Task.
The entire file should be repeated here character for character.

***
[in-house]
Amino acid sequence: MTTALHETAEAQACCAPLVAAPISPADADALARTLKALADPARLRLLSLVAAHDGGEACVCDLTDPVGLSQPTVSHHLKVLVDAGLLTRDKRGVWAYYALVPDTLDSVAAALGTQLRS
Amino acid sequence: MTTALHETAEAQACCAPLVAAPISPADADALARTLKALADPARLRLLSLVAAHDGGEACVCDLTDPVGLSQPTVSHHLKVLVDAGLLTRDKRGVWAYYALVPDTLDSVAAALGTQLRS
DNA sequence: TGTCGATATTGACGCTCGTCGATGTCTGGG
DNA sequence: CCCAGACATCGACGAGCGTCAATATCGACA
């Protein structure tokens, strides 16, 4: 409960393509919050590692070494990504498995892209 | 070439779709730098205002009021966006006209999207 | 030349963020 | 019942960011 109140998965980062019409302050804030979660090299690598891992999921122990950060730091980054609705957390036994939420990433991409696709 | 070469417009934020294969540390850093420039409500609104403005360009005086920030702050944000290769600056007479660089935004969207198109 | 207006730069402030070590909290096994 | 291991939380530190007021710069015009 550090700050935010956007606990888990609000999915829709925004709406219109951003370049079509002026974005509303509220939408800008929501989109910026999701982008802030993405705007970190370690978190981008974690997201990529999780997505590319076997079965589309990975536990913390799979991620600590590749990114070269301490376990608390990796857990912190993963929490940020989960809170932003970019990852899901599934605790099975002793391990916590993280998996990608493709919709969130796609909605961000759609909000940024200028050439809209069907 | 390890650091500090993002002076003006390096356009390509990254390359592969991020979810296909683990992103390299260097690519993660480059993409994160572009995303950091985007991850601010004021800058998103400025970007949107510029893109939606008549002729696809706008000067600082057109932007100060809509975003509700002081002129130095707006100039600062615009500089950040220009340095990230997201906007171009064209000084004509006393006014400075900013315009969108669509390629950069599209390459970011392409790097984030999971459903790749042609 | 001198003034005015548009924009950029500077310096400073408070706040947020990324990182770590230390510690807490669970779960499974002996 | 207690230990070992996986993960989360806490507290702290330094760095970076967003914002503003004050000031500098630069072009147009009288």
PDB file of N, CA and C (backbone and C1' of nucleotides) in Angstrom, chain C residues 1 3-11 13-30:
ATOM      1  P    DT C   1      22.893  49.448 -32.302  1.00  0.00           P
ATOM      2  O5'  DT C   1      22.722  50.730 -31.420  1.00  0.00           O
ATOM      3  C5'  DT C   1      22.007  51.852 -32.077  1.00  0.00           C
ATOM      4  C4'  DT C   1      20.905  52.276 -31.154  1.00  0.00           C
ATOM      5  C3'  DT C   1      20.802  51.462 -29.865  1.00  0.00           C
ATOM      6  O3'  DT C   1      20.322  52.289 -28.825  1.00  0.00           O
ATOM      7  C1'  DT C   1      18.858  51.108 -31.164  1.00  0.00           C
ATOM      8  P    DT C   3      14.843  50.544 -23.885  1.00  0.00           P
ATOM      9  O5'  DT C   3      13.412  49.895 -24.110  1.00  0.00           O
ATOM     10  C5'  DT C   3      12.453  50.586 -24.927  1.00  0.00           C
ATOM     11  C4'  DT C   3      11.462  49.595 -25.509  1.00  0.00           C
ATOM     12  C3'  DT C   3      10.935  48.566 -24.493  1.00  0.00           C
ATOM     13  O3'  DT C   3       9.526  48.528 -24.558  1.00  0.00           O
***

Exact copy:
[in-house]
Amino acid sequence: MTTALHETAEAQACCAPLVAAPISPADADALARTLKALADPARLRLLSLVAAHDGGEACVCDLTDPVGLSQPTVSHHLKVLVDAGLLTRDKRGVWAYYALVPDTLDSVAAALGTQLRS
Amino acid sequence: MTTALHETAEAQACCAPLVAAPISPADADALARTLKALADPARLRLLSLVAAHDGGEACVCDLTDPVGLSQPTVSHHLKVLVDAGLLTRDKRGVWAYYALVPDTLDSVAAALGTQLRS
DNA sequence: TGTCGATATTGACGCTCGTCGATGTCTGGG
DNA sequence: CCCAGACATCGACGAGCGTCAATATCGACA
């Protein structure tokens, strides 16, 4: 409960393509919050590692070494990504498995892209 | 070439779709730098205002009021966006006209999207 | 030349963020 | 019942960011 109140998965980062019409302050804030979660090299690598891992999921122990950060730091980054609705957390036994939420990433991409696709 | 070469417009934020294969540390850093420039409500609104403005360009005086920030702050944000290769600056007479660089935004969207198109 | 207006730069402030070590909290096994 | 291991939380530190007021710069015009 550090700050935010956007606990888990609000999915829709925004709406219109951003370049079509002026974005509303509220939408800008929501989109910026999701982008802030993405705007970190370690978190981008974690997201990529999780997505590319076997079965589309990975536990913390799979991620600590590749990114070269301490376990608390990796857990912190993963929490940020989960809170932003970019990852899901599934605790099975002793391990916590993280998996990608493709919709969130796609909605961000759609909000940024200028050439809209069907 | 390890650091500090993002002076003006390096356009390509990254390359592969991020979810296909683990992103390299260097690519993660480059993409994160572009995303950091985007991850601010004021800058998103400025970007949107510029893109939606008549002729696809706008000067600082057109932007100060809509975003509700002081002129130095707006100039600062615009500089950040220009340095990230997201906007171009064209000084004509006393006014400075900013315009969108669509390629950069599209390459970011392409790097984030999971459903790749042609 | 001198003034005015548009924009950029500077310096400073408070706040947020990324990182770590230390510690807490669970779960499974002996 | 207690230990070992996986993960989360806490507290702290330094760095970076967003914002503003004050000031500098630069072009147009009288």
PDB file of N, CA and C (backbone and C1' of nucleotides) in Angstrom, chain C residues 1 3-11 13-30:
ATOM      1  P    DT C   1      22.893  49.448 -32.302  1.00  0.00           P
ATOM      2  O5'  DT C   1      22.722  50.730 -31.420  1.00  0.00           O
ATOM      3  C5'  DT C   1      22.007  51.852 -32.077  1.00  0.00           C
ATOM      4  C4'  DT C   1      20.905  52.276 -31.154  1.00  0.00           C
ATOM      5  C3'  DT C   1      20.802  51.462 -29.865  1.00  0.00           C
ATOM      6  O3'  DT C   1      20.322  52.289 -28.825  1.00  0.00           O
ATOM      7  C1'  DT C   1      18.858  51.108 -31.164  1.00  0.00           C
ATOM      8  P    DT C   3      14.843  50.544 -23.885  1.00  0.00           P
ATOM      9  O5'  DT C   3      13.412  49.895 -24.110  1.00  0.00           O
ATOM     10  C5'  DT C   3      12.453  50.586 -24.927  1.00  0.00           C
ATOM     11  C4'  DT C   3      11.462  49.595 -25.509  1.00  0.00           C
ATOM     12  C3'  DT C   3      10.935  48.566 -24.493  1.00  0.00           C
ATOM     13  O3'  DT C   3       9.526  48.528 -24.558  1.00  0.00           O